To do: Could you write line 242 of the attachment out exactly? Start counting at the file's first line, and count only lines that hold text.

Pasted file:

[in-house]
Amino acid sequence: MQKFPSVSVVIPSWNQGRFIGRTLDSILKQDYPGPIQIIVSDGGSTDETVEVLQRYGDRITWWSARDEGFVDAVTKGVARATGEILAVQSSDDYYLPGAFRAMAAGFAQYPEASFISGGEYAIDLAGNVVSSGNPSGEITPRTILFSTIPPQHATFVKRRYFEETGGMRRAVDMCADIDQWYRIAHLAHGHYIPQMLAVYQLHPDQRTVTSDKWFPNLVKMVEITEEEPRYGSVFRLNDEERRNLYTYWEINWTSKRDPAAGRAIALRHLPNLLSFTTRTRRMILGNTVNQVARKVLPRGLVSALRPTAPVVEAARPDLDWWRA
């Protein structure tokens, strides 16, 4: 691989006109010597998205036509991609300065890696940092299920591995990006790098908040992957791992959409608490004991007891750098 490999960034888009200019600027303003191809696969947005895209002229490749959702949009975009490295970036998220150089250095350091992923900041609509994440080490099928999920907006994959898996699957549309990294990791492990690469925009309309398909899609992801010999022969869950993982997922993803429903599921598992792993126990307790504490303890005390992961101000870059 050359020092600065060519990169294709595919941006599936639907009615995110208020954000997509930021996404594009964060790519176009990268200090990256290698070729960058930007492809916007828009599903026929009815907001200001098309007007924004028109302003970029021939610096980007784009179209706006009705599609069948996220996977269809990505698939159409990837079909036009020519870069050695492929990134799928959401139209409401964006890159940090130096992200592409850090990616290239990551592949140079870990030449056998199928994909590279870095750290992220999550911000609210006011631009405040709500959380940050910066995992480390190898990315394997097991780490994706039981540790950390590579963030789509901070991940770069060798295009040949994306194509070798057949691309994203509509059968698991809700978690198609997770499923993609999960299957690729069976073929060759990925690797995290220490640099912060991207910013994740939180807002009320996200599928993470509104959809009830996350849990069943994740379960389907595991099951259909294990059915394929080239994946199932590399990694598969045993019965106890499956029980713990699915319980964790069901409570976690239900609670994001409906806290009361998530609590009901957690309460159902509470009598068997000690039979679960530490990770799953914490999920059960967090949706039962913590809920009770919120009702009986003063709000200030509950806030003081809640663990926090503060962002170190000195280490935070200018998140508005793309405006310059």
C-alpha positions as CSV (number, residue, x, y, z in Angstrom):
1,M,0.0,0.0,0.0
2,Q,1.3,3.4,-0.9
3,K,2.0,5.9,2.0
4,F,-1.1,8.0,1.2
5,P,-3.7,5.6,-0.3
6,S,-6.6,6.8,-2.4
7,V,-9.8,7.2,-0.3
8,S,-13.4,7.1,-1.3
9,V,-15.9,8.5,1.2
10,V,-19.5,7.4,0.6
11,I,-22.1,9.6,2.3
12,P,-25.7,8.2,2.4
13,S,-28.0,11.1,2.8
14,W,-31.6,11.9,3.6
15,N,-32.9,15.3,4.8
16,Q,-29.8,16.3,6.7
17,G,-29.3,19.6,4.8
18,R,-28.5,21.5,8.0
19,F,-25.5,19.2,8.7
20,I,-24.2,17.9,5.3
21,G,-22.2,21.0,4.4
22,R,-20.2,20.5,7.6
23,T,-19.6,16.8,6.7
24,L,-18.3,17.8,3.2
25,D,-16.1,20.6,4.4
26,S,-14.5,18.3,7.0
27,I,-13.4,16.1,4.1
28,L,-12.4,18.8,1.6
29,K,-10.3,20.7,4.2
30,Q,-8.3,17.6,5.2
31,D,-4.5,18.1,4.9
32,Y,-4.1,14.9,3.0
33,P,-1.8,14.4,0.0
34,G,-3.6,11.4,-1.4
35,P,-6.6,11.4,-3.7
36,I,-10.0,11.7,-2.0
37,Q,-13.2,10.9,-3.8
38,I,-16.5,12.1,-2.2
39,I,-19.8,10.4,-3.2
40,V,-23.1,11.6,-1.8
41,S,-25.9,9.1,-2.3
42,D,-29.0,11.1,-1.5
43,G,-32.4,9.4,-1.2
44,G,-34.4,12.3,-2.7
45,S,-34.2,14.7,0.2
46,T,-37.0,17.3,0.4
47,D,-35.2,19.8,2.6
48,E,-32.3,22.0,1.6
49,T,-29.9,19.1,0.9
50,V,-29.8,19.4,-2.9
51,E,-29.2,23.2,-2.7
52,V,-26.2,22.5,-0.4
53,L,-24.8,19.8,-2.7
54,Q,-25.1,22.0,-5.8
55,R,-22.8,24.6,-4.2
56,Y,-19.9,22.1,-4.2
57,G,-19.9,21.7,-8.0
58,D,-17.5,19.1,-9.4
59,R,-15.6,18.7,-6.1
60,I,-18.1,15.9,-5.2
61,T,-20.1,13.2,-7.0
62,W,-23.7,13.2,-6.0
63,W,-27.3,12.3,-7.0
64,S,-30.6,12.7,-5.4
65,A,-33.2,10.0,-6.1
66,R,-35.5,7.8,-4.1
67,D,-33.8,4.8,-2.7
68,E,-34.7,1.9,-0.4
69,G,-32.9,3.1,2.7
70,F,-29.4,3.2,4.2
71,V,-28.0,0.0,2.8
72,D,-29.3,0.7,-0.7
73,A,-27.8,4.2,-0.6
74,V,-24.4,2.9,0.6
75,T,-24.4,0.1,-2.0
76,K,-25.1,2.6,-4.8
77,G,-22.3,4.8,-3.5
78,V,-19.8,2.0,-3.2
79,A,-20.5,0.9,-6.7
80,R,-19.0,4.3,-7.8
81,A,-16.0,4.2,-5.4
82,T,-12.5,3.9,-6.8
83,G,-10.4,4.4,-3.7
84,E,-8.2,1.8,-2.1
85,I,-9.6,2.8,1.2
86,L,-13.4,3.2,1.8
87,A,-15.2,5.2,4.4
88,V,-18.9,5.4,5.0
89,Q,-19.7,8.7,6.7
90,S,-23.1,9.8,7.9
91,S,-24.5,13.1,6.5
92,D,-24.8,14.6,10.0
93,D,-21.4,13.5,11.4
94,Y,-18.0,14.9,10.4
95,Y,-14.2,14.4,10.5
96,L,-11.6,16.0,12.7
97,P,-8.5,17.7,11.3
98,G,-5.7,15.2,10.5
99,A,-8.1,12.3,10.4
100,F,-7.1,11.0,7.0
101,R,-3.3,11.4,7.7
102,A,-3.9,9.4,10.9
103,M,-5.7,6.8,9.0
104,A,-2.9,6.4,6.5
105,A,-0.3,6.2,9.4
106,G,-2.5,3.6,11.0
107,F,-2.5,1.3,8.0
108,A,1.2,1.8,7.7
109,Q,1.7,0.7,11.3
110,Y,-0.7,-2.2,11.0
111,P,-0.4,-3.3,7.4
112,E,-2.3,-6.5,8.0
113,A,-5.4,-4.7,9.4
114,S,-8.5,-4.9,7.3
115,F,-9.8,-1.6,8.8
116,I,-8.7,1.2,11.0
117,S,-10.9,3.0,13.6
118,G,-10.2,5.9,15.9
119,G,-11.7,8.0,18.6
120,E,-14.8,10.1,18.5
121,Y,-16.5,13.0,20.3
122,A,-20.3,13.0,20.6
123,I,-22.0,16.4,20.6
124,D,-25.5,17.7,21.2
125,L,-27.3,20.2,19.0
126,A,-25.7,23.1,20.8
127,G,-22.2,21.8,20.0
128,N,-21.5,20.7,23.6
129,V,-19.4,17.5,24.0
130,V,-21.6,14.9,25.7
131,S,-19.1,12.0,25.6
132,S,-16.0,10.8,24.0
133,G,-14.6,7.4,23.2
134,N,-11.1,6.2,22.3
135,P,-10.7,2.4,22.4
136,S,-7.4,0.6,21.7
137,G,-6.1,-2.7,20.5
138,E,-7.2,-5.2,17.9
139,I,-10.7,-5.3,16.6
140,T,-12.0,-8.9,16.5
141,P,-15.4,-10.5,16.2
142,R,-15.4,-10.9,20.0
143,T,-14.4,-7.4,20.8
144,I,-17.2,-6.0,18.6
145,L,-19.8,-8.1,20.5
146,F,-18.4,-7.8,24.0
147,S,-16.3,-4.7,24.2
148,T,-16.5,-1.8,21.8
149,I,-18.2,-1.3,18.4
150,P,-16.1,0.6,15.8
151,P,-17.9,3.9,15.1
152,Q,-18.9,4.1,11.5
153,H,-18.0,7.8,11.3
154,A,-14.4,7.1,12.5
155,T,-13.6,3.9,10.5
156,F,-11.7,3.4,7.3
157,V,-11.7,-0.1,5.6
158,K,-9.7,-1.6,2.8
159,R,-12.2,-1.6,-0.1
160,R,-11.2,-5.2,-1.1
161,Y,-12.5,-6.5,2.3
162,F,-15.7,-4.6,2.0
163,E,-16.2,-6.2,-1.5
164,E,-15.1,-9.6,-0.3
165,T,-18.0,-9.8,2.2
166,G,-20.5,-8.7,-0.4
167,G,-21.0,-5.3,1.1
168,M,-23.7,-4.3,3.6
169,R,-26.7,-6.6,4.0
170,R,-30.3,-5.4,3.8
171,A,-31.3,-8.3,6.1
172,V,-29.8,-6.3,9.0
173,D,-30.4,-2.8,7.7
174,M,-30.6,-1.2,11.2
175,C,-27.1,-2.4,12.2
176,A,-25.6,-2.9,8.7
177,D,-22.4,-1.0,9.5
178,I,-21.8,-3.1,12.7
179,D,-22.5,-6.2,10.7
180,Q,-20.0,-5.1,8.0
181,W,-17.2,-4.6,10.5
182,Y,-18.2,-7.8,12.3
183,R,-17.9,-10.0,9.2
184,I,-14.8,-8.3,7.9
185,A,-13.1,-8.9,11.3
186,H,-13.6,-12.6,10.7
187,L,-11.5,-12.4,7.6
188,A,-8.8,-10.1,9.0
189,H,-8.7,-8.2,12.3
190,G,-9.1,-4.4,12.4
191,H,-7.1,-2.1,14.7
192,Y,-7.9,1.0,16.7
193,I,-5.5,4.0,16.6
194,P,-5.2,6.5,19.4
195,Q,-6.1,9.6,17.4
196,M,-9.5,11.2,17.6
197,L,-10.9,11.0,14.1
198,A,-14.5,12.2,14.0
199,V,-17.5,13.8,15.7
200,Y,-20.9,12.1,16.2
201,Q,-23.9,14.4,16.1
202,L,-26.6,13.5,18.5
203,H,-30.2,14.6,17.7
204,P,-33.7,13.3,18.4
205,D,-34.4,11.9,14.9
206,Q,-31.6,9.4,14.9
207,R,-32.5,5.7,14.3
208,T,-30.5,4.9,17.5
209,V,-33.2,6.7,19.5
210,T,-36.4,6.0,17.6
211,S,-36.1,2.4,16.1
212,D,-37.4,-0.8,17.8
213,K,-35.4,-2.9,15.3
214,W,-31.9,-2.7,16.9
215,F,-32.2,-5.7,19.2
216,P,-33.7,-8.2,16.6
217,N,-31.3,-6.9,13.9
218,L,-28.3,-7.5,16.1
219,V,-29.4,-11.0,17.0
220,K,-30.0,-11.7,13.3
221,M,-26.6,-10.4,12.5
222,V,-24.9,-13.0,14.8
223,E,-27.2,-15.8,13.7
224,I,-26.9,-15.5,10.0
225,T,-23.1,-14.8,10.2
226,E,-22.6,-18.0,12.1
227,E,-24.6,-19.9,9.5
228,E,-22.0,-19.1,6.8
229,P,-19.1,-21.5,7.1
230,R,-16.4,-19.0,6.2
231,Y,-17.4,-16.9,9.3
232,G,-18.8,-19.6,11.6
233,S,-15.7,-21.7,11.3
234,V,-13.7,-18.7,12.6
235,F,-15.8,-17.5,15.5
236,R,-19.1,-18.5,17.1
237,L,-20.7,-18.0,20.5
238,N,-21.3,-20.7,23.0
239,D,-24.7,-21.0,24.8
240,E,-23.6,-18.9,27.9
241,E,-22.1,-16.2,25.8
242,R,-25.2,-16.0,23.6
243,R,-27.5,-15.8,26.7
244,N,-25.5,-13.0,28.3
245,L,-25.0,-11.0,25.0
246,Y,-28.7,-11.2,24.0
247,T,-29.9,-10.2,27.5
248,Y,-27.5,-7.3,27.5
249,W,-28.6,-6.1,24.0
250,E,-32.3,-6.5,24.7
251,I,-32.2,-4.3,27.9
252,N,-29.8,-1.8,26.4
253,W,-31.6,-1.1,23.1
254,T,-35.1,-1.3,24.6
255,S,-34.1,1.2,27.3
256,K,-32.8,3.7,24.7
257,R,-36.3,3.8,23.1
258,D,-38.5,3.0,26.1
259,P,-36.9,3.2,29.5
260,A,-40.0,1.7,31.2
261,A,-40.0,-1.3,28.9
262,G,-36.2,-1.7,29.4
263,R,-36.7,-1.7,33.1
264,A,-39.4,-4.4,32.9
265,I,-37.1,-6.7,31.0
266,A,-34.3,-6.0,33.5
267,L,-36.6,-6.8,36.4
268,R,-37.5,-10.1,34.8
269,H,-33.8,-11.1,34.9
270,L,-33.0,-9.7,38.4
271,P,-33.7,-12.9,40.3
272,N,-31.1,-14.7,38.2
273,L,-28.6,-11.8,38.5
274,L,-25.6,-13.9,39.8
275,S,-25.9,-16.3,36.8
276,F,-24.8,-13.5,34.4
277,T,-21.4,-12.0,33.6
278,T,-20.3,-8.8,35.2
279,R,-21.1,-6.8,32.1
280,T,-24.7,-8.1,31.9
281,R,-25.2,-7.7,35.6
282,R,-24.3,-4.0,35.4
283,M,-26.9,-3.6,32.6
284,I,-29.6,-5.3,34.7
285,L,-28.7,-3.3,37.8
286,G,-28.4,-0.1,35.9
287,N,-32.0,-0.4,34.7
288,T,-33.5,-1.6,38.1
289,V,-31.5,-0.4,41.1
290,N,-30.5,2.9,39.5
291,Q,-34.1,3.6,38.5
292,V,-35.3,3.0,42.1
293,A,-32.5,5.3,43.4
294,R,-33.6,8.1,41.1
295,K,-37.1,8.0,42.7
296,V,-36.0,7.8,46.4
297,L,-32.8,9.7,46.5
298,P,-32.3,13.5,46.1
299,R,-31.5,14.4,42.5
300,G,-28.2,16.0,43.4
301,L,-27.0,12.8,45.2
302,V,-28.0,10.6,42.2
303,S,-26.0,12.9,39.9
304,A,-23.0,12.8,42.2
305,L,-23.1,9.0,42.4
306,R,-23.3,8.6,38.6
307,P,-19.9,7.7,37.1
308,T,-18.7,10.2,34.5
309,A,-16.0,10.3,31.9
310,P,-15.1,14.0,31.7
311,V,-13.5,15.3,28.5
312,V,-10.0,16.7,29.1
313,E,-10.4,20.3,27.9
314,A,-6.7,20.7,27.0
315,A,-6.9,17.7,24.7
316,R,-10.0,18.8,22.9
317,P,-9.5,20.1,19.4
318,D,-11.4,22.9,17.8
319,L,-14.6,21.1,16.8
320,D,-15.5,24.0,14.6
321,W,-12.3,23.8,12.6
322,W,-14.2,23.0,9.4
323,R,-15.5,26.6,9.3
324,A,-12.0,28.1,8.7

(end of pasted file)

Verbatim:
238,N,-21.3,-20.7,23.0